As archbishop, Thomas was in exile in France for the next six years, while he and the king and Pope Alexander III attempted to settle the controversy and restore peace to the church in England. Meanwhile Thomas, at the abbey of Pontigny and elsewhere, devoted himself to prayer and penance in what may be called a ‘second conversion’ from piety to sanctity.
When an uneasy peace was established in 1169, Thomas returned in triumph to Canterbury. Almost immediately, the King enraged by the archbishop’s refusal to withdraw some censures, let words slip out that were taken to be a command to kill the archbishop as a traitor.
On December 29th, 1170, four knights from the court of King Henry II burst into Canterbury Cathedral as the Archbishop was on his way to Vespers. Just inside the cloister door, they murdered Thomas Becket, whose defense of the rights of the Church had angered the King. His last words were: ‘I accept death for the name of Jesus and for the Church.’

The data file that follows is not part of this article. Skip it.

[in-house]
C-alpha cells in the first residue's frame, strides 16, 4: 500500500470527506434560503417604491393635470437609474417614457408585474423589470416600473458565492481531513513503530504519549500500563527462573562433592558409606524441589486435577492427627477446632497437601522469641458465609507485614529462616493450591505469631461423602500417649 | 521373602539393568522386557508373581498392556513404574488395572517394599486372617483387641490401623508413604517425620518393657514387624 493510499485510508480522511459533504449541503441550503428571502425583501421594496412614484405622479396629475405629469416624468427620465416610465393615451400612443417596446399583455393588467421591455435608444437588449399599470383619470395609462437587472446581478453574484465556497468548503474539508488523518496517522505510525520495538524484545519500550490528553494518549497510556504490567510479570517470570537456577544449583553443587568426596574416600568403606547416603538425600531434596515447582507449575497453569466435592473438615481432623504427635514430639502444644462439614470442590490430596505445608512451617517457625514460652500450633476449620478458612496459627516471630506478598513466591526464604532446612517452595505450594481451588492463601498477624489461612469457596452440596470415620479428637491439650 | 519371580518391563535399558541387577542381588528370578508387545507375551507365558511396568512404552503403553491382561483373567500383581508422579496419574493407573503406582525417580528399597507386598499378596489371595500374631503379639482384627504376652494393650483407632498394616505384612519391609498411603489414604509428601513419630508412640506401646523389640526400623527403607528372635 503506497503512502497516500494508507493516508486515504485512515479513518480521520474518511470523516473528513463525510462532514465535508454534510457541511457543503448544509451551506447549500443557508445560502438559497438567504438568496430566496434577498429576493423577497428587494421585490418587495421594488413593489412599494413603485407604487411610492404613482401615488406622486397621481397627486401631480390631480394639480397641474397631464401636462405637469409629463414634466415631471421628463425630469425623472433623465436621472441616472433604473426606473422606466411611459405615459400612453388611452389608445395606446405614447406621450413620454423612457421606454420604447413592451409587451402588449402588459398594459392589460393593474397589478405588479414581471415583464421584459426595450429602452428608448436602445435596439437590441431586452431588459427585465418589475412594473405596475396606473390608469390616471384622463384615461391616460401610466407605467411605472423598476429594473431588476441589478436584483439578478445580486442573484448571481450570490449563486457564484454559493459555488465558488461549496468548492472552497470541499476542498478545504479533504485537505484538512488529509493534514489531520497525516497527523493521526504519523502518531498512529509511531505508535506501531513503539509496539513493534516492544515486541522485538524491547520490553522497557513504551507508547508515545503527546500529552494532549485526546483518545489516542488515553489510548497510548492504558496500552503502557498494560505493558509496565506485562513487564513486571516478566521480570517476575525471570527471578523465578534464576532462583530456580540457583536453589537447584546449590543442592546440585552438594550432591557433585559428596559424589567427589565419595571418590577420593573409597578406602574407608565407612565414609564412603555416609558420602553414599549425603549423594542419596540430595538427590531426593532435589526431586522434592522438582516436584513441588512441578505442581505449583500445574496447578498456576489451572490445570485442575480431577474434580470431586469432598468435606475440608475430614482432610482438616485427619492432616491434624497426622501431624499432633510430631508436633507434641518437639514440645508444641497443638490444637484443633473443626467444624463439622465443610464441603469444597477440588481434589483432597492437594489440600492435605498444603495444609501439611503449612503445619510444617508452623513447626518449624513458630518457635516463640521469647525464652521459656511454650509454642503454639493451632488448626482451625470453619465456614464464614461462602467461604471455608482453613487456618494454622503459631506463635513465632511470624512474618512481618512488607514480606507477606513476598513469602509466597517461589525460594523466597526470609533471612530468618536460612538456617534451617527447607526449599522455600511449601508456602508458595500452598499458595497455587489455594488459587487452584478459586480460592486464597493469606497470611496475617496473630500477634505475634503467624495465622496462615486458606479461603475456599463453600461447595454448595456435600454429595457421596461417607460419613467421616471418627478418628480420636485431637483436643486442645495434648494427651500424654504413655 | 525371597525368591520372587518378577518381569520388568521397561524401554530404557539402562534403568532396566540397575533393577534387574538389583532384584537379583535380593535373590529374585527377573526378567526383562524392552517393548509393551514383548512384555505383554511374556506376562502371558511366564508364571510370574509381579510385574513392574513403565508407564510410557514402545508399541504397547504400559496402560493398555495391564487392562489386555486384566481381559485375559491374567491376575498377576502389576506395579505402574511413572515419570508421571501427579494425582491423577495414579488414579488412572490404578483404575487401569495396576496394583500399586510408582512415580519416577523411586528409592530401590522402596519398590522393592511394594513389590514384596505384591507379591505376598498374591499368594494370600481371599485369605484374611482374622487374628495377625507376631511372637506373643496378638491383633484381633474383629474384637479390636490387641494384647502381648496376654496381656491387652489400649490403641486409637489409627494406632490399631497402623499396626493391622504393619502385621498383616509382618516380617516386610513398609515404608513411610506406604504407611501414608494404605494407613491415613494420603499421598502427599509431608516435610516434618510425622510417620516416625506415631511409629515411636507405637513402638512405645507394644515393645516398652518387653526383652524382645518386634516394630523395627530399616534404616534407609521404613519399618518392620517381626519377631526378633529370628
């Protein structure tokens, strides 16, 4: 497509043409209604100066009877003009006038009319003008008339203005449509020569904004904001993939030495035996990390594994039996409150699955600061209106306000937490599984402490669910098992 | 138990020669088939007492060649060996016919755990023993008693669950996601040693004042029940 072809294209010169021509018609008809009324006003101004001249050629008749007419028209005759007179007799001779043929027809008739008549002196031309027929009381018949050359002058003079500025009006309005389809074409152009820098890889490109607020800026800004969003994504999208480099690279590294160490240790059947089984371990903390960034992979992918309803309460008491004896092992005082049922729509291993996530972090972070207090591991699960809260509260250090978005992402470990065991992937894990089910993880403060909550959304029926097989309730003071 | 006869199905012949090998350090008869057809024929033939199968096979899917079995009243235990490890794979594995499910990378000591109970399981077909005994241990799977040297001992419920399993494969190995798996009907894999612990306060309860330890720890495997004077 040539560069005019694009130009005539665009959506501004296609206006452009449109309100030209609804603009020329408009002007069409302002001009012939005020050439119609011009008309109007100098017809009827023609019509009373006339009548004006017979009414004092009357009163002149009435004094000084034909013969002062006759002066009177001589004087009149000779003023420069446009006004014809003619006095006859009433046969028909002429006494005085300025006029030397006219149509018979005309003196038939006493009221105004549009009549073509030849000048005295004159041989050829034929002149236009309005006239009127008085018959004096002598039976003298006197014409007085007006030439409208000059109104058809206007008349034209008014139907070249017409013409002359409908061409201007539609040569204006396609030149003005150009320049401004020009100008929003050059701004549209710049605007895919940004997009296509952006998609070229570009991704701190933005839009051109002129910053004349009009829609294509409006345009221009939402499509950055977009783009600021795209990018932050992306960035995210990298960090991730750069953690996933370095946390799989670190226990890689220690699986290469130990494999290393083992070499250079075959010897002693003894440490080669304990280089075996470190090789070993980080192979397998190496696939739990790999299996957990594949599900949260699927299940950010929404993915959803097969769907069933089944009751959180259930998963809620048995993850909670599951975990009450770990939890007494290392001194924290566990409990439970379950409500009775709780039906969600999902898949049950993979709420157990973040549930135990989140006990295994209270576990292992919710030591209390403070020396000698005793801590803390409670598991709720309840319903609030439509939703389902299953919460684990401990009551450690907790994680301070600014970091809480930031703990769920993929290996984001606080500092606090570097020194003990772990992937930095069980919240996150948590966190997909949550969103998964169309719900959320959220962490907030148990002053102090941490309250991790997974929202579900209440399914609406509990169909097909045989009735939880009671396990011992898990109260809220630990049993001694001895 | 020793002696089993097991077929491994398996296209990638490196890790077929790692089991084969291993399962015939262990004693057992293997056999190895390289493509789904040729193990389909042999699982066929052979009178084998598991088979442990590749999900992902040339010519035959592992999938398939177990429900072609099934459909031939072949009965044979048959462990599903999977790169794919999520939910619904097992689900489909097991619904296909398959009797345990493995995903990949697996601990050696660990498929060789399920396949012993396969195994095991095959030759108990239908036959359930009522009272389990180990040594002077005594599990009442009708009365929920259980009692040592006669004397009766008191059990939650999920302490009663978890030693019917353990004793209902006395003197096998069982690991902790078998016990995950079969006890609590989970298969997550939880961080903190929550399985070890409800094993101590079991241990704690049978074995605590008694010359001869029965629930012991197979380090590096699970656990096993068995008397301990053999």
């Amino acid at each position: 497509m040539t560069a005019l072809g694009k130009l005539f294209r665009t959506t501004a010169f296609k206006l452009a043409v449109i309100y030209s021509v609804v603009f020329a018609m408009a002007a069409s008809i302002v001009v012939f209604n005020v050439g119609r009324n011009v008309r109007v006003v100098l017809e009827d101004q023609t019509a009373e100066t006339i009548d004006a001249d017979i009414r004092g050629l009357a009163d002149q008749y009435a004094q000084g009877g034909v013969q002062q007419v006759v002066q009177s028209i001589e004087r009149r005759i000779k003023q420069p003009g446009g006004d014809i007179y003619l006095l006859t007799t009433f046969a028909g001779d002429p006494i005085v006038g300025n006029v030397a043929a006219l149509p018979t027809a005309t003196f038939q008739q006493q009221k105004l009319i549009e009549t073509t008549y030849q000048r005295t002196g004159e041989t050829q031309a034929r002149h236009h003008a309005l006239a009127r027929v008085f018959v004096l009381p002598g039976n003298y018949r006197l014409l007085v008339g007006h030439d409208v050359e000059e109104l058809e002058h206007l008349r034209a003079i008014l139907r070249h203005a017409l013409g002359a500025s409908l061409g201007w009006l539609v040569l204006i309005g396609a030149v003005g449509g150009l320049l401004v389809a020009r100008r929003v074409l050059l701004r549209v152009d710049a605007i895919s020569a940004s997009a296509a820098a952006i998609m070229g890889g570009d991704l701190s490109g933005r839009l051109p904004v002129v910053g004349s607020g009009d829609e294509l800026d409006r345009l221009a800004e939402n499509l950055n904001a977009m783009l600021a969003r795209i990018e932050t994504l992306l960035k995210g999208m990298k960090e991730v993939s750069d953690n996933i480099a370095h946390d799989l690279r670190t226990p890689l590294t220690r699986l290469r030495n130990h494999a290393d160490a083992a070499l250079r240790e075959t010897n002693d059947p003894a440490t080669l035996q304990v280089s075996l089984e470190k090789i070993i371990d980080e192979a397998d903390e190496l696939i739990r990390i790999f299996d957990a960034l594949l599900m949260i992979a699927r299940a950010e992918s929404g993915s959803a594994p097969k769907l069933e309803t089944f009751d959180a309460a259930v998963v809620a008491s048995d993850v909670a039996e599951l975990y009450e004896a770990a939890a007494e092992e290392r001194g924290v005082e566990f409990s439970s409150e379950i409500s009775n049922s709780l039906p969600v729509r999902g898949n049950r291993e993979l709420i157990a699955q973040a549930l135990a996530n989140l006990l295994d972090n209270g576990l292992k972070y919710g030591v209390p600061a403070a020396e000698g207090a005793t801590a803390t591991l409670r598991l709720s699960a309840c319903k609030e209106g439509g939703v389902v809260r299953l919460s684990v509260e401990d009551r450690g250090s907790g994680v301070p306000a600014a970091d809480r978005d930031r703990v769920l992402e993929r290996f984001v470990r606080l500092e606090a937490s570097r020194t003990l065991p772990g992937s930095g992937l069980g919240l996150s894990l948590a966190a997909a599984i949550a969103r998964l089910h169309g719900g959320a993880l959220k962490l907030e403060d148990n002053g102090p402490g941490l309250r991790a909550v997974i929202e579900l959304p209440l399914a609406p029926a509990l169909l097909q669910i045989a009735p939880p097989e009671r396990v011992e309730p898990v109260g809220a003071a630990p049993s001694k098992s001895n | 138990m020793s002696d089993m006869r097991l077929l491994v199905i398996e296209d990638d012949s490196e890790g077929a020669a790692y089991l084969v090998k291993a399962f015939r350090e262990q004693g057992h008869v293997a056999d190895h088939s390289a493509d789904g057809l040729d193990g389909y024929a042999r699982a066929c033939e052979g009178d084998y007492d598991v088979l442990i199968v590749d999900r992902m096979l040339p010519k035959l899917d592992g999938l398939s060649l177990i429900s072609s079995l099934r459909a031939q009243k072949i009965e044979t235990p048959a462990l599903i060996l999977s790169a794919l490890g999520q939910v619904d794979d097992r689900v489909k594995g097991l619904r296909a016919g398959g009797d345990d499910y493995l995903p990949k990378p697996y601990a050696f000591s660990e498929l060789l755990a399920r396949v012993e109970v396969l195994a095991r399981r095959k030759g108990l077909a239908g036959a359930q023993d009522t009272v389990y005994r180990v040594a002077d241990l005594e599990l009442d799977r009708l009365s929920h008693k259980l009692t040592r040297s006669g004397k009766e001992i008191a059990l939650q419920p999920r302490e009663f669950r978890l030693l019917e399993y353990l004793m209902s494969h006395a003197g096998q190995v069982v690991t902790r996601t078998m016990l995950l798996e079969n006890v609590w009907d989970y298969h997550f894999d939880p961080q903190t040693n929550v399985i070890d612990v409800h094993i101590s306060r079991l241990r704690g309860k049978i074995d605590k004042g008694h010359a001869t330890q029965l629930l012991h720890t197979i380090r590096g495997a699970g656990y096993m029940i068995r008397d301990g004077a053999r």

The murder shocked the conscience of all Europe; miracles were announced immediately; the archbishop was canonized as a martyr by Alexander III in 1173; the king did public penance at his tomb, and much of what St Thomas had worked for all his life was accomplished by his death. Within three years, Thomas was canonized, and the shrine of St. Thomas of Canterbury has become one of the most popular destinations for pilgrims from all over the world.
Patron: Clergy; secular clergy; Exeter College Oxford; Portsmouth, England.